249. [N05492] Scene in a Church or Vaulted Hall c. 1820–30
THE TATE GALLERY, LONDON (5492)
Canvas, 29 1/2 × 39 (75 × 99)
Coll. Turner Bequest 1856 (137, I unidentified 3'3 3/4" × 2'5 1/2"; identified by chalk number on back); transferred to the Tate Gallery 1947.
Exh. Tate Gallery 1977 (17, repr.).
Lit. Davies 1946, pp. 160, 188.
In style and general composition this picture has something in common with the two paintings of George IV on his state visit to Edinburgh in 1822 (Nos. 247 [N02857] and 248 [N02858]). The composition is not particularly close to the scene in St Giles (No. 247 [N02857]) but bears some resemblance to one of the tiny composition sketches in the ‘King at Edinburgh’ sketchbook, that numbered ‘12’ and identified by Gerald Finley as possibly depicting the removal of the Regalia from the Throne Room in Holyrood Palace on 24 August (CCI-44 verso and back cover; Finley 1975, p. 32, repr. p. 29 fig. 18). Here, however, the effect is less of an arcaded background than of a Gothic vault.
Gerald Finley cannot, however, confirm a connection with the George IV project, and it is probably best at the moment to accept the more general identification of Martin Davies: ‘A scene in a Church (unfinished): A procession, apparently’; alternatively, as two static groups of figures appear to be shown, perhaps a baptism or wedding is depicted. As noted in the catalogue of the 1977 Tate Gallery exhibition, after the picture had been cleaned for the first time, one of the figures in the foreground is apparently holding a baby, which suggests that the subject may be a christening. If so, the ceremony must just have ended, as figures in the background can be seen bowing to the Church dignitaries (?) in their vestments, who are going out through the arch.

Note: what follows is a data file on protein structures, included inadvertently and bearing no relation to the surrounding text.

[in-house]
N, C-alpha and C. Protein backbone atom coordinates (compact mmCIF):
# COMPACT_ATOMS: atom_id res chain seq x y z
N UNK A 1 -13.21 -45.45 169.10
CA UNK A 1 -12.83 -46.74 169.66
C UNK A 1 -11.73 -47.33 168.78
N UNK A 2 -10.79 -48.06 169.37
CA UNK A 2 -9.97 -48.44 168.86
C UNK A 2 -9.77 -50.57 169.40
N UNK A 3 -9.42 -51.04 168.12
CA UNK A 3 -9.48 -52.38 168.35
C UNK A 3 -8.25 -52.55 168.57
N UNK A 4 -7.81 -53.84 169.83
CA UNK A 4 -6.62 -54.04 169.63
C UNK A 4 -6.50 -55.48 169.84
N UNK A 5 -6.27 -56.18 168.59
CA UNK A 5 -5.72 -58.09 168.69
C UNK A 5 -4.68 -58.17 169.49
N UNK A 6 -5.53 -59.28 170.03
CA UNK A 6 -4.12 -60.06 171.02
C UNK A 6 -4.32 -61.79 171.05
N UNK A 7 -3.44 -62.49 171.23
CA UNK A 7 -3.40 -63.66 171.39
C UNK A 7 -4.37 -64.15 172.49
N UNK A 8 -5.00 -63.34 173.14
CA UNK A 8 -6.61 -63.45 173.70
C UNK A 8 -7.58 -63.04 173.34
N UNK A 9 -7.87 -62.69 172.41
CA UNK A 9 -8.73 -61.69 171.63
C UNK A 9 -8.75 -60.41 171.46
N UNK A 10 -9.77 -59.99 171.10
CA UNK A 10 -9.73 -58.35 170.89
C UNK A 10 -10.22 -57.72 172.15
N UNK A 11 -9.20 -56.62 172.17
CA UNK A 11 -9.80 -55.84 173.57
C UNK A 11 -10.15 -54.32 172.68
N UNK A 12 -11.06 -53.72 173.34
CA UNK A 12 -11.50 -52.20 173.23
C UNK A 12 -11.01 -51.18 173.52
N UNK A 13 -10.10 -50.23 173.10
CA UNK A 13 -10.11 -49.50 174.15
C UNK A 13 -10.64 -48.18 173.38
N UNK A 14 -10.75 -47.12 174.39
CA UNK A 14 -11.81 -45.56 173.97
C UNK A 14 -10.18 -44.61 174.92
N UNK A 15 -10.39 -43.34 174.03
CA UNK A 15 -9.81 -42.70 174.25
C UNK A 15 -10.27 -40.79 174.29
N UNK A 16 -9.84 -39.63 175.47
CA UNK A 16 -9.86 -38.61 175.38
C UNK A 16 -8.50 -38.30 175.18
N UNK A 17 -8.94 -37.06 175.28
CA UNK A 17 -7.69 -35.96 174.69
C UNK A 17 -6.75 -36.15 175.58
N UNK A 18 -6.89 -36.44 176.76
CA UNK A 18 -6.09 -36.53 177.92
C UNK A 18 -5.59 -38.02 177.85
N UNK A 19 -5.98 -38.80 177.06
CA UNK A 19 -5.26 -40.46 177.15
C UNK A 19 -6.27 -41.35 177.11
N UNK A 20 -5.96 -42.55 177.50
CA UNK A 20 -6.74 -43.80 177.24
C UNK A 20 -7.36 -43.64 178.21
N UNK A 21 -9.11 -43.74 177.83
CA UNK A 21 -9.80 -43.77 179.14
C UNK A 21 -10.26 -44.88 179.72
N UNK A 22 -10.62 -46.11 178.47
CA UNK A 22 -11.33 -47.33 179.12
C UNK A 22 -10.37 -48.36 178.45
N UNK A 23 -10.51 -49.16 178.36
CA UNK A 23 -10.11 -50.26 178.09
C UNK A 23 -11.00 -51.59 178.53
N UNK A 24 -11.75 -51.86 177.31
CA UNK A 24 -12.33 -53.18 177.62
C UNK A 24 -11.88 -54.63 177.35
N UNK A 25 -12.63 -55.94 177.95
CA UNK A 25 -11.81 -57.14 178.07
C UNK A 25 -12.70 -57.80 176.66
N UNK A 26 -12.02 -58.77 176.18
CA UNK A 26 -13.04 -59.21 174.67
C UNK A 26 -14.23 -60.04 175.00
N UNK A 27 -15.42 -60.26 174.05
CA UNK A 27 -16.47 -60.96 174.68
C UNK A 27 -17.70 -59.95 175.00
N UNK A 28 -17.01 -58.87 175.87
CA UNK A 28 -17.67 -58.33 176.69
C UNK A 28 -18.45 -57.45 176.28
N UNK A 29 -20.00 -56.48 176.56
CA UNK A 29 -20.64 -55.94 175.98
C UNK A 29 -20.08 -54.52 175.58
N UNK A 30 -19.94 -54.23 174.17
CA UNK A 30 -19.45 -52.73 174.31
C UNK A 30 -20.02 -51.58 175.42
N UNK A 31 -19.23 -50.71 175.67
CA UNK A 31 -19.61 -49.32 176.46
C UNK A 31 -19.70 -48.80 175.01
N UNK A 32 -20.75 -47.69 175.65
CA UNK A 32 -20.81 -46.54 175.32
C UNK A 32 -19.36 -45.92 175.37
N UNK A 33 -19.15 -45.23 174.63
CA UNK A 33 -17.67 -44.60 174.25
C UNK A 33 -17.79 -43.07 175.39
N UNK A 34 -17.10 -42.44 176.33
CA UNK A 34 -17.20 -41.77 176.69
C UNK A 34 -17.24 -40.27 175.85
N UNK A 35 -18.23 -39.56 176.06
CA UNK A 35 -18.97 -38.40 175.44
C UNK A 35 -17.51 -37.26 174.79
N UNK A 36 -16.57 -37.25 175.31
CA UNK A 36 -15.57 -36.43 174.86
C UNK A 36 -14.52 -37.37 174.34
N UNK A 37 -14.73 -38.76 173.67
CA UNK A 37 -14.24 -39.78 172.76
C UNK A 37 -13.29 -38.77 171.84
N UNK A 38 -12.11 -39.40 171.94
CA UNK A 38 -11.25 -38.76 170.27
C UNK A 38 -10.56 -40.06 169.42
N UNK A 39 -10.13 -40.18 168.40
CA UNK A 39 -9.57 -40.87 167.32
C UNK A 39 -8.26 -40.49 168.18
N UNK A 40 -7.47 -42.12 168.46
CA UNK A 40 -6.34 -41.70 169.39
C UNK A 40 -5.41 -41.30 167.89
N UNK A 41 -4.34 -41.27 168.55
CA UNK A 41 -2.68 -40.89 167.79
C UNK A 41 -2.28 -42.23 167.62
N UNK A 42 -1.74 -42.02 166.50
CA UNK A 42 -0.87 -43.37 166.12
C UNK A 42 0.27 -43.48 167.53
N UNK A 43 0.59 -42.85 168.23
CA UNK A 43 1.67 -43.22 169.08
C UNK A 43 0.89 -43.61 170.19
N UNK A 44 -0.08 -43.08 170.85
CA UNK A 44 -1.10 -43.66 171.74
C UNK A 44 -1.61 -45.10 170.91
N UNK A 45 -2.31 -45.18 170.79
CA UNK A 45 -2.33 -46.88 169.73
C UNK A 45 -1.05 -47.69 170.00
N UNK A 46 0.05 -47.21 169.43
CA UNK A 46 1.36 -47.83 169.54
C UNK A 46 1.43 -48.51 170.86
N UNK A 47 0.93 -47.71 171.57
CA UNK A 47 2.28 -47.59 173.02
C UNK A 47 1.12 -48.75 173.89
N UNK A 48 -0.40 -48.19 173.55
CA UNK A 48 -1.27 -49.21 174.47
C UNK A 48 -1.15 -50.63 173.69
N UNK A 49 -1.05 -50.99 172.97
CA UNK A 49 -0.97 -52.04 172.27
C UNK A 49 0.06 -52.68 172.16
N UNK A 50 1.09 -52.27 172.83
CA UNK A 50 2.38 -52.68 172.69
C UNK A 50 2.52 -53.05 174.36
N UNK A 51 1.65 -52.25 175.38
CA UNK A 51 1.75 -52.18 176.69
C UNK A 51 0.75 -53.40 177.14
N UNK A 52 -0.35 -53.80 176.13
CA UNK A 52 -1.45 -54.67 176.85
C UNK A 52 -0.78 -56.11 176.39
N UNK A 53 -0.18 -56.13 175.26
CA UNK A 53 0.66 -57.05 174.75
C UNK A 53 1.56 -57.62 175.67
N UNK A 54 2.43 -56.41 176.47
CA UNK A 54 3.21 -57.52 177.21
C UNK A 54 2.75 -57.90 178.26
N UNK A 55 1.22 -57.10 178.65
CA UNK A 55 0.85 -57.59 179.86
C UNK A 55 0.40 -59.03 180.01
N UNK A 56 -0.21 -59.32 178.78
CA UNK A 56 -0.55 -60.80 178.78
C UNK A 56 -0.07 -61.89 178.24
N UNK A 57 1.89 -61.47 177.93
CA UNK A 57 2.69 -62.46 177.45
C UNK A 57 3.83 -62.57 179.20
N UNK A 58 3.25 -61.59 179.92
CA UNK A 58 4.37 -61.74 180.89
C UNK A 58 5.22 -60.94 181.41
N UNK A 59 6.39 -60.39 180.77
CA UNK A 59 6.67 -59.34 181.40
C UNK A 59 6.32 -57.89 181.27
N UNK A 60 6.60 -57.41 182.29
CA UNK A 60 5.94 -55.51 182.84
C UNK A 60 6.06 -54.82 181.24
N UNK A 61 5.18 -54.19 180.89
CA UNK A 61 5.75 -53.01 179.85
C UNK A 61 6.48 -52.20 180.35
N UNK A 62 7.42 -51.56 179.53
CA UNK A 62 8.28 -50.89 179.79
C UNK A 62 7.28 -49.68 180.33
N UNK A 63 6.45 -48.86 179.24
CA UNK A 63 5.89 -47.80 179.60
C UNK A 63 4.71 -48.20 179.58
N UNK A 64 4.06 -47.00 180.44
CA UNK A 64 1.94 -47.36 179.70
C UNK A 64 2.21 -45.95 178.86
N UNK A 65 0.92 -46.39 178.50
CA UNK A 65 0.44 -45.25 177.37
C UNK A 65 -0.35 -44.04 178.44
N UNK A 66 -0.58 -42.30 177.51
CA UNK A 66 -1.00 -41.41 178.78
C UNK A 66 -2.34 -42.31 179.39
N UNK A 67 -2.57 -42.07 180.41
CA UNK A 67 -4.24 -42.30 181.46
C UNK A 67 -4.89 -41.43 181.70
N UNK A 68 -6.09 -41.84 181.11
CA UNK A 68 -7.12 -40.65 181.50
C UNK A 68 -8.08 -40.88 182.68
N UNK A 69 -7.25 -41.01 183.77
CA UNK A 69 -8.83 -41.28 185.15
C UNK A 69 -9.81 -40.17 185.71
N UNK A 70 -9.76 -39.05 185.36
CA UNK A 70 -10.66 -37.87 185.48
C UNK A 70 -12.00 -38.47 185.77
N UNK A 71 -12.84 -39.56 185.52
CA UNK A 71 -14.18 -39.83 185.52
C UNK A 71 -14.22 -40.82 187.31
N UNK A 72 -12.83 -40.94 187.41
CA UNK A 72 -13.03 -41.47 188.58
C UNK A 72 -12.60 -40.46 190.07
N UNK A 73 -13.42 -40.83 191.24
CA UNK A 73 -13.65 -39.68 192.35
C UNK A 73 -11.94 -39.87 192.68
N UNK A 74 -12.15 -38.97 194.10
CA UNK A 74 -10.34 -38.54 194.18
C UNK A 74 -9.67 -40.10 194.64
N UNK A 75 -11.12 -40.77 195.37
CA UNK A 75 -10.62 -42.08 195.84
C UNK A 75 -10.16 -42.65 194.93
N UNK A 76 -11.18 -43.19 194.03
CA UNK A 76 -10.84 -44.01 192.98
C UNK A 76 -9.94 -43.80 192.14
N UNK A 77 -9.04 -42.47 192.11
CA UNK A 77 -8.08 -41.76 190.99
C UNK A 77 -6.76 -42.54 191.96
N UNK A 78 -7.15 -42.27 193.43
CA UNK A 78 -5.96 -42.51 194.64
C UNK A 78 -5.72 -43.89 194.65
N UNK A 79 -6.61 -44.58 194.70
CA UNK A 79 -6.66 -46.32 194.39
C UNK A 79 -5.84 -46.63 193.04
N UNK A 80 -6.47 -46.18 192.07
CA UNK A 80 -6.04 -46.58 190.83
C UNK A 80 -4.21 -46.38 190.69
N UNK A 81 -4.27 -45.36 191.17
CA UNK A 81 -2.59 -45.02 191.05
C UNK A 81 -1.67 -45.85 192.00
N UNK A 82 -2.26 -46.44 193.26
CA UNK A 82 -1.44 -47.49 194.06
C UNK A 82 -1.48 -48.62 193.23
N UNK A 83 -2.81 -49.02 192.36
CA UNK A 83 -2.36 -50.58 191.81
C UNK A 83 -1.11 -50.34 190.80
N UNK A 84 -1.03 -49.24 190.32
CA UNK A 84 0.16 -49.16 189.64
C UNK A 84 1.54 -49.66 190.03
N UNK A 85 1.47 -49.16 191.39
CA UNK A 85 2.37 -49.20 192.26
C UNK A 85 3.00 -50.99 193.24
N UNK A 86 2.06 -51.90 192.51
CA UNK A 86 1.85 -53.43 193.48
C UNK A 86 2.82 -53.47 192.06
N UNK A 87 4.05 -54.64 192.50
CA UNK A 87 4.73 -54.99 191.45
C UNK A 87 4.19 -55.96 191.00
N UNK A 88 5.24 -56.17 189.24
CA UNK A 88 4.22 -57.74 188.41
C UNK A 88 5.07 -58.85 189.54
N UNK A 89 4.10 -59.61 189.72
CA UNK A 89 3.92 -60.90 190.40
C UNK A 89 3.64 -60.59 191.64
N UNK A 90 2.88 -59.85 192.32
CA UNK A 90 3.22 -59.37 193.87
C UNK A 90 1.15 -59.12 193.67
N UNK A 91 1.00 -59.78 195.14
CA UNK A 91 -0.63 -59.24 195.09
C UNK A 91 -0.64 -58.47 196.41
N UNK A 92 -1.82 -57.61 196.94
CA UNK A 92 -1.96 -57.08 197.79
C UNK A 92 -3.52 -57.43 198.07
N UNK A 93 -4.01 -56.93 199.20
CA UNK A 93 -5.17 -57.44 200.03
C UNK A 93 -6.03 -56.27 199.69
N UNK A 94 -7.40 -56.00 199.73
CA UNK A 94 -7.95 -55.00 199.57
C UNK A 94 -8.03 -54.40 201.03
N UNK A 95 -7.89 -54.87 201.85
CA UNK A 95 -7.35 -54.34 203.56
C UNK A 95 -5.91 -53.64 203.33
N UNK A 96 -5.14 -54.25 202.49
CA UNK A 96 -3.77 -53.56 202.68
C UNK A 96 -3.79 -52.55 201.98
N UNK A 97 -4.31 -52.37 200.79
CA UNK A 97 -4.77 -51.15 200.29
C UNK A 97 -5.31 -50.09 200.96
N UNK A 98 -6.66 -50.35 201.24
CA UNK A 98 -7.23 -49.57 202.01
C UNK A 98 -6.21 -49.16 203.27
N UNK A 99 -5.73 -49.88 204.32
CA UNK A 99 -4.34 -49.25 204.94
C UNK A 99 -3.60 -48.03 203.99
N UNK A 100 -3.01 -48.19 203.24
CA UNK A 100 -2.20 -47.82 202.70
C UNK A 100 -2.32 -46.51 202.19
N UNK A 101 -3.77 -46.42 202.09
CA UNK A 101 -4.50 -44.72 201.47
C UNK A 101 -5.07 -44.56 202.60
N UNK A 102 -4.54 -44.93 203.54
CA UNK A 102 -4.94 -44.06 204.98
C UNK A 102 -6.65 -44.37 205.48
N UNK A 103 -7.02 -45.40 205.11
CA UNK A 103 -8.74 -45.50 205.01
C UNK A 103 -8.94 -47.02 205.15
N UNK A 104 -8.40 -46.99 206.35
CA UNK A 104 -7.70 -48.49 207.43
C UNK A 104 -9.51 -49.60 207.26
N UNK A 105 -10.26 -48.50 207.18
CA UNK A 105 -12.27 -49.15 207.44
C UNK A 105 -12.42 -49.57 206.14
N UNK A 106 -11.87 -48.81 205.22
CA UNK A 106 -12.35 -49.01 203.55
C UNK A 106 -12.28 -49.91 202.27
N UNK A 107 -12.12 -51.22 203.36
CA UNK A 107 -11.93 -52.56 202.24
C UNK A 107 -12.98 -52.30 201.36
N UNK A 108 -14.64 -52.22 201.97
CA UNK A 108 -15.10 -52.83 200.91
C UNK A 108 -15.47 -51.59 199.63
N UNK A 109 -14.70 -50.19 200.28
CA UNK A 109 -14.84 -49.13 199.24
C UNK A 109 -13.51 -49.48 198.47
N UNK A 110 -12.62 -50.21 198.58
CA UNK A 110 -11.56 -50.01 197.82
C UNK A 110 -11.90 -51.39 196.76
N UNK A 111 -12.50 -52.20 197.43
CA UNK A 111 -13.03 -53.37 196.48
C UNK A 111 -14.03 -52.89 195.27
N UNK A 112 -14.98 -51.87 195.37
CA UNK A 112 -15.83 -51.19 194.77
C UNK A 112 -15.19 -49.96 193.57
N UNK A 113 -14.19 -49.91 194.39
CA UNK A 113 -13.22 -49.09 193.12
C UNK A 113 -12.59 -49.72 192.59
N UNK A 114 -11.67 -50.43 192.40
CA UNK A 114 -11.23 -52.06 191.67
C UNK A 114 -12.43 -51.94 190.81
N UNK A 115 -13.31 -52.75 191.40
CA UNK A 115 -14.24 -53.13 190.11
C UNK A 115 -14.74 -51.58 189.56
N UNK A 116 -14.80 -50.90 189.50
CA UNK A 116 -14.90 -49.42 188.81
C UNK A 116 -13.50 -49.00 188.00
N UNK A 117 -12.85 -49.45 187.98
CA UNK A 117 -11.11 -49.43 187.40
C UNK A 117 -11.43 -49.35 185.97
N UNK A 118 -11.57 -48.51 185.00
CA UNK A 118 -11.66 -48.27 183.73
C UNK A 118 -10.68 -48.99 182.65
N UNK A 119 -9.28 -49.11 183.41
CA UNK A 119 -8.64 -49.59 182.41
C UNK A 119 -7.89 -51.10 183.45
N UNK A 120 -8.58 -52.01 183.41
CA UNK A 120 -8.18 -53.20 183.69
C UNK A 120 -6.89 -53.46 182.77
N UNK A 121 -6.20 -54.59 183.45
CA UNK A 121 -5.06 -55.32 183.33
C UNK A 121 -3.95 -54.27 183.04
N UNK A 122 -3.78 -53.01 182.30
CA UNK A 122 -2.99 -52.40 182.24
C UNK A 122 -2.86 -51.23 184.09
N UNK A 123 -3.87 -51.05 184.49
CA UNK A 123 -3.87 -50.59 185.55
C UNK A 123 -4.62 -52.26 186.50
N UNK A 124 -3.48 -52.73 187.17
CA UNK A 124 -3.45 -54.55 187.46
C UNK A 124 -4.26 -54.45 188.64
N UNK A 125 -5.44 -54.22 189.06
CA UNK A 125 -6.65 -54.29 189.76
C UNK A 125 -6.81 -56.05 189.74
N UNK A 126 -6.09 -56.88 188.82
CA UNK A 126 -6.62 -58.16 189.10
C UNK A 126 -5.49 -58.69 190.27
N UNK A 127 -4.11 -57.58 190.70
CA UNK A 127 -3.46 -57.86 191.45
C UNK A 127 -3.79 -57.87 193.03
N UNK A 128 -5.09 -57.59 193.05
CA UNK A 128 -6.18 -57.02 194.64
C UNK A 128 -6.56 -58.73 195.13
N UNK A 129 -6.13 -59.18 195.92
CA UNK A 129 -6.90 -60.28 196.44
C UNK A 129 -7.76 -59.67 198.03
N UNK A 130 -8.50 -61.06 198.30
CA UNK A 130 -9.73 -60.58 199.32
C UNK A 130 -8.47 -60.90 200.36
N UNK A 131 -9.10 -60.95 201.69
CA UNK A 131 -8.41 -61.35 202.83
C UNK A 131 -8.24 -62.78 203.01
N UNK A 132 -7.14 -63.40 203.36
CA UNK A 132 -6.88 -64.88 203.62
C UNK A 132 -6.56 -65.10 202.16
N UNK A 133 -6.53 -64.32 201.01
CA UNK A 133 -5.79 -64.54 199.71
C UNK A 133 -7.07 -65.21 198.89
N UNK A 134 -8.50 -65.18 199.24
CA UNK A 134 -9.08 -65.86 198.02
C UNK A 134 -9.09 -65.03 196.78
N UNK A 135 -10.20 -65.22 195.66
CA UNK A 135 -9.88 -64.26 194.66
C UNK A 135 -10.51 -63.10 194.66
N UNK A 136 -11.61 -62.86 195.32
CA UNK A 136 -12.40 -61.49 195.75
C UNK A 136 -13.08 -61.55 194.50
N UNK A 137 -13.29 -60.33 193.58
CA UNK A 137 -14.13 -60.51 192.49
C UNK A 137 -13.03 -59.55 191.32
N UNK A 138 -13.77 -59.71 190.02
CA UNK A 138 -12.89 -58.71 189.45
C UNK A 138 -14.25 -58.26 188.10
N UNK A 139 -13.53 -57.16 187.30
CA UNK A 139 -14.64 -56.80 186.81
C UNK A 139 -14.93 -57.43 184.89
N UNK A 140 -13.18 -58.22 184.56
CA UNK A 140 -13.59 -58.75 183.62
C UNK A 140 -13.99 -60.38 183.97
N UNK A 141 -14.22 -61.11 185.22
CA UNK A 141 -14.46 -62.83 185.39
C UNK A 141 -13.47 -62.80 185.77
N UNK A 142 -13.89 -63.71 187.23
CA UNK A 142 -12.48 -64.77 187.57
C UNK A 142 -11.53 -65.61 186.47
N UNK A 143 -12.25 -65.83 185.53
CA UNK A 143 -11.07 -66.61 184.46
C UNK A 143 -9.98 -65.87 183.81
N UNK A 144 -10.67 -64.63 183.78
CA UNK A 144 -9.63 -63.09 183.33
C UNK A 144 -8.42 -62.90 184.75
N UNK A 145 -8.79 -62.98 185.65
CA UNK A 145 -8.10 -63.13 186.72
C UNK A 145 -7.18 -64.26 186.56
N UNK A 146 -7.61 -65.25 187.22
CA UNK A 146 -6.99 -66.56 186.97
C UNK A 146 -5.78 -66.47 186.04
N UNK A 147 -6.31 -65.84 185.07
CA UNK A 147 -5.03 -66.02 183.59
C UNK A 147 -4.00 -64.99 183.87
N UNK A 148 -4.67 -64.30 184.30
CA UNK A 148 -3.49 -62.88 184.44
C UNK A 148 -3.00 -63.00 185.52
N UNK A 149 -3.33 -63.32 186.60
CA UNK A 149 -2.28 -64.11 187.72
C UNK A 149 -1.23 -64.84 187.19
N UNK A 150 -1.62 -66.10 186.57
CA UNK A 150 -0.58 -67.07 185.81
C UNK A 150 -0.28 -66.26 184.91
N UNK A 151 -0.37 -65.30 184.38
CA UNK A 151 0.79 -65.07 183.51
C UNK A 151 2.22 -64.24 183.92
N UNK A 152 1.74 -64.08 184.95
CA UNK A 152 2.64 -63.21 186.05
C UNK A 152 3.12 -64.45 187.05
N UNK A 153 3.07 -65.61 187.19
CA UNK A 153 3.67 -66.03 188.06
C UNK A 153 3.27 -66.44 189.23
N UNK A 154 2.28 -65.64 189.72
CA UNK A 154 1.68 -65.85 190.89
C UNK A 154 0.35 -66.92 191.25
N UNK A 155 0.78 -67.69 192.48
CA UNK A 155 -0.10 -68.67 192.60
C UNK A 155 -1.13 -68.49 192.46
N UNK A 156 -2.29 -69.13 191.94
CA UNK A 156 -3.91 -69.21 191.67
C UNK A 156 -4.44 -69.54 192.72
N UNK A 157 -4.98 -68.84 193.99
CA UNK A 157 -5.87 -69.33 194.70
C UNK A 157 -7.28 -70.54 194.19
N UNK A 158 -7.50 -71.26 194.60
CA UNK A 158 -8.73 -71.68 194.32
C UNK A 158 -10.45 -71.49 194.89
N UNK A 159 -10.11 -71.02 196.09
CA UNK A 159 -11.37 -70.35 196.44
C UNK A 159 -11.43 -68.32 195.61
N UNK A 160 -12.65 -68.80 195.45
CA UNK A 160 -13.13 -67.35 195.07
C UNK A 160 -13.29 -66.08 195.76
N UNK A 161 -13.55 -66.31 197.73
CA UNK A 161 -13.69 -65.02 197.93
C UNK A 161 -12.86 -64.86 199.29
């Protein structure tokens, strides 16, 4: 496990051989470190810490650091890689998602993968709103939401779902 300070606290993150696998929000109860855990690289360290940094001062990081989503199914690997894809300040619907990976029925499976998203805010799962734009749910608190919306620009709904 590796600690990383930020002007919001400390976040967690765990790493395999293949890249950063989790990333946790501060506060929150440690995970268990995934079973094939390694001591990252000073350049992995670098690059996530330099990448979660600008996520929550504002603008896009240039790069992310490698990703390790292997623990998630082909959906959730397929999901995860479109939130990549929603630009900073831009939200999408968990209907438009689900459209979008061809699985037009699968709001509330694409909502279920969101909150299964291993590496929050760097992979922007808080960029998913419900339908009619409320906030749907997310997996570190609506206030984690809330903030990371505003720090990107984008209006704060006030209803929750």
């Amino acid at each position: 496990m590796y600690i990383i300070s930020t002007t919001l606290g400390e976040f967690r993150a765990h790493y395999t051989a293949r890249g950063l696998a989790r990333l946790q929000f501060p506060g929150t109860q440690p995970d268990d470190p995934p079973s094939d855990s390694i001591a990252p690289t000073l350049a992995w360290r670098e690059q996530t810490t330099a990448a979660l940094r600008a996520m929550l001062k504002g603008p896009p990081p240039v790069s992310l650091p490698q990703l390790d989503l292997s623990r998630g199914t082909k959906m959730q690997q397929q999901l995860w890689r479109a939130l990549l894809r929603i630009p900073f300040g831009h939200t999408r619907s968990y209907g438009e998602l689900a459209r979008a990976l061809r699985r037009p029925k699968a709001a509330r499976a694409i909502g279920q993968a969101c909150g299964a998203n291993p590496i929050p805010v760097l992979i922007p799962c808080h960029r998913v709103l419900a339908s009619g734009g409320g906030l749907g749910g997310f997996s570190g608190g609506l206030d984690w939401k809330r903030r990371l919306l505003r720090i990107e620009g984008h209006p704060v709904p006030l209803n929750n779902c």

If, as now seems likely, the subject is not specifically related to the Royal visit to Edinburgh of 1822, the picture could be rather later, though it lacks the richness and Rembrandtesque chiaroscuro of the interiors associated with Petworth and East Cowes Castle, probably of the 1830s (Nos. 445–7 and 449).
There are some paint losses down the right-hand edge, particularly near the top; these have now been restored.
Martin Butlin and Evelyn Joll, The Paintings of J.M.W. Turner, revised ed., New Haven and London 1984